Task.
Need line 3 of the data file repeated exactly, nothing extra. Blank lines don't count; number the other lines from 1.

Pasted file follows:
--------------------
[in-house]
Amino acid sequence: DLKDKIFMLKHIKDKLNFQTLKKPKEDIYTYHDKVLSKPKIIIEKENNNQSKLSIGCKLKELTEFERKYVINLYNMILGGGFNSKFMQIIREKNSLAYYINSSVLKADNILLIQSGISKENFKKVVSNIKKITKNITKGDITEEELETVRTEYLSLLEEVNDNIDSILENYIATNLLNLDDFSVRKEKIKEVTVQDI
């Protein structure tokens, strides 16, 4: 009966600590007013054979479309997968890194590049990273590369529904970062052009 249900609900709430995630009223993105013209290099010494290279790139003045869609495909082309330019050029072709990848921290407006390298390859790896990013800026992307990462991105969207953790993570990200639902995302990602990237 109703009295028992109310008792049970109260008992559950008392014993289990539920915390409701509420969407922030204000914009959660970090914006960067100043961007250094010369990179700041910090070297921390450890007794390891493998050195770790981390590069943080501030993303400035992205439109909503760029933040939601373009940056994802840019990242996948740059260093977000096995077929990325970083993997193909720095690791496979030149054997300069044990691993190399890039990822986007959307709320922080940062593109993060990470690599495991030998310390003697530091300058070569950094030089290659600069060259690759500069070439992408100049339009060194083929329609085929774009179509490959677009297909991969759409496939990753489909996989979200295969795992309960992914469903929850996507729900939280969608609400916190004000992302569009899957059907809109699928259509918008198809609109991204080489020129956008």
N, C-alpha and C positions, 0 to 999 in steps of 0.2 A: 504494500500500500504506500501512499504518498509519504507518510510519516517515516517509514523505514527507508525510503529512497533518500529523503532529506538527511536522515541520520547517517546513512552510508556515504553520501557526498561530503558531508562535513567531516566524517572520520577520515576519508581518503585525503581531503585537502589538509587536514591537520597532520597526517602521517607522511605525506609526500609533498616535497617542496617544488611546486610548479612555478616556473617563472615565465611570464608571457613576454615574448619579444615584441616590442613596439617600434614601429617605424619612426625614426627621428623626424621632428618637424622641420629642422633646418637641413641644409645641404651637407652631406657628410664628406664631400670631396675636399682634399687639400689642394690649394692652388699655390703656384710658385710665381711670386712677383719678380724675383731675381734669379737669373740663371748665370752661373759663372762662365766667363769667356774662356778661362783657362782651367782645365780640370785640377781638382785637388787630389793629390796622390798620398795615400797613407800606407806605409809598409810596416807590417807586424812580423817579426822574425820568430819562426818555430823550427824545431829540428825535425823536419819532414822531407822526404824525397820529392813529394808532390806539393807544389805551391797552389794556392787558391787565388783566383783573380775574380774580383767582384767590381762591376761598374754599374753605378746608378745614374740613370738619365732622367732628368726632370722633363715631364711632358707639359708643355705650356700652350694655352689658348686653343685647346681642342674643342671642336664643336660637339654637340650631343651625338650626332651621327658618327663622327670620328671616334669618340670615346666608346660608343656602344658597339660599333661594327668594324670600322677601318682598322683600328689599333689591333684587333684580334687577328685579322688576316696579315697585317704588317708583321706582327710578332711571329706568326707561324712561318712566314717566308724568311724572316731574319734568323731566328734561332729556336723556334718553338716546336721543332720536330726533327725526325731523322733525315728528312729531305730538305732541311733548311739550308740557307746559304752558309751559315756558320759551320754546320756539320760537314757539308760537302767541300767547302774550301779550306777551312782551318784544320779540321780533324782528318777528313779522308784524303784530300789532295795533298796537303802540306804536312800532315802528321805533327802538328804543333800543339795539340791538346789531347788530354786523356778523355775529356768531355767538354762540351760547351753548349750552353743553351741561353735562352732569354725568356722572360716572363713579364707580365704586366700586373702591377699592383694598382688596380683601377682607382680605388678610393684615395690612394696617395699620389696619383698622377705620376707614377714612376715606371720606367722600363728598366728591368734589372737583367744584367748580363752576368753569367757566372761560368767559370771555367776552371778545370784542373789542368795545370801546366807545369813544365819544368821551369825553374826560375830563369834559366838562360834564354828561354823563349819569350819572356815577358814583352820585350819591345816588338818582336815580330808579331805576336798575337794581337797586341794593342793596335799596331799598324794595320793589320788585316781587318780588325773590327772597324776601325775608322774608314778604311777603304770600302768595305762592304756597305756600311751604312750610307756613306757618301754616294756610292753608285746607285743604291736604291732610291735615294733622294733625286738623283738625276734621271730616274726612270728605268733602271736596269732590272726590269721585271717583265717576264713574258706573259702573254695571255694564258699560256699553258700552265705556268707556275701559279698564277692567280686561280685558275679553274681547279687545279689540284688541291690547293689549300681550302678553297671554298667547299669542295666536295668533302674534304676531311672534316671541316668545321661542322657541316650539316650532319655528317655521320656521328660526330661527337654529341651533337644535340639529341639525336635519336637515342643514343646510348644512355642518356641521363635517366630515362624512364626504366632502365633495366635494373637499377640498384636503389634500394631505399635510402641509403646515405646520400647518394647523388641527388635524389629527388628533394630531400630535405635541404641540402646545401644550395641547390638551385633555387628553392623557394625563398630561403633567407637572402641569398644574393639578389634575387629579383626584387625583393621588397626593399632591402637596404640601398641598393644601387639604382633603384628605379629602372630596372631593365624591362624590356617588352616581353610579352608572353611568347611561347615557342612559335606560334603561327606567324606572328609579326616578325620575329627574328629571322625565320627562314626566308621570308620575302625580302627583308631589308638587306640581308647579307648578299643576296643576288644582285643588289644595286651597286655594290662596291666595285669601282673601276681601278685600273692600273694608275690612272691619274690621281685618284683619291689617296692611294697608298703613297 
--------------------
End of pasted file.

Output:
């Protein structure tokens, strides 16, 4: 009966600590007013054979479309997968890194590049990273590369529904970062052009 249900609900709430995630009223993105013209290099010494290279790139003045869609495909082309330019050029072709990848921290407006390298390859790896990013800026992307990462991105969207953790993570990200639902995302990602990237 109703009295028992109310008792049970109260008992559950008392014993289990539920915390409701509420969407922030204000914009959660970090914006960067100043961007250094010369990179700041910090070297921390450890007794390891493998050195770790981390590069943080501030993303400035992205439109909503760029933040939601373009940056994802840019990242996948740059260093977000096995077929990325970083993997193909720095690791496979030149054997300069044990691993190399890039990822986007959307709320922080940062593109993060990470690599495991030998310390003697530091300058070569950094030089290659600069060259690759500069070439992408100049339009060194083929329609085929774009179509490959677009297909991969759409496939990753489909996989979200295969795992309960992914469903929850996507729900939280969608609400916190004000992302569009899957059907809109699928259509918008198809609109991204080489020129956008």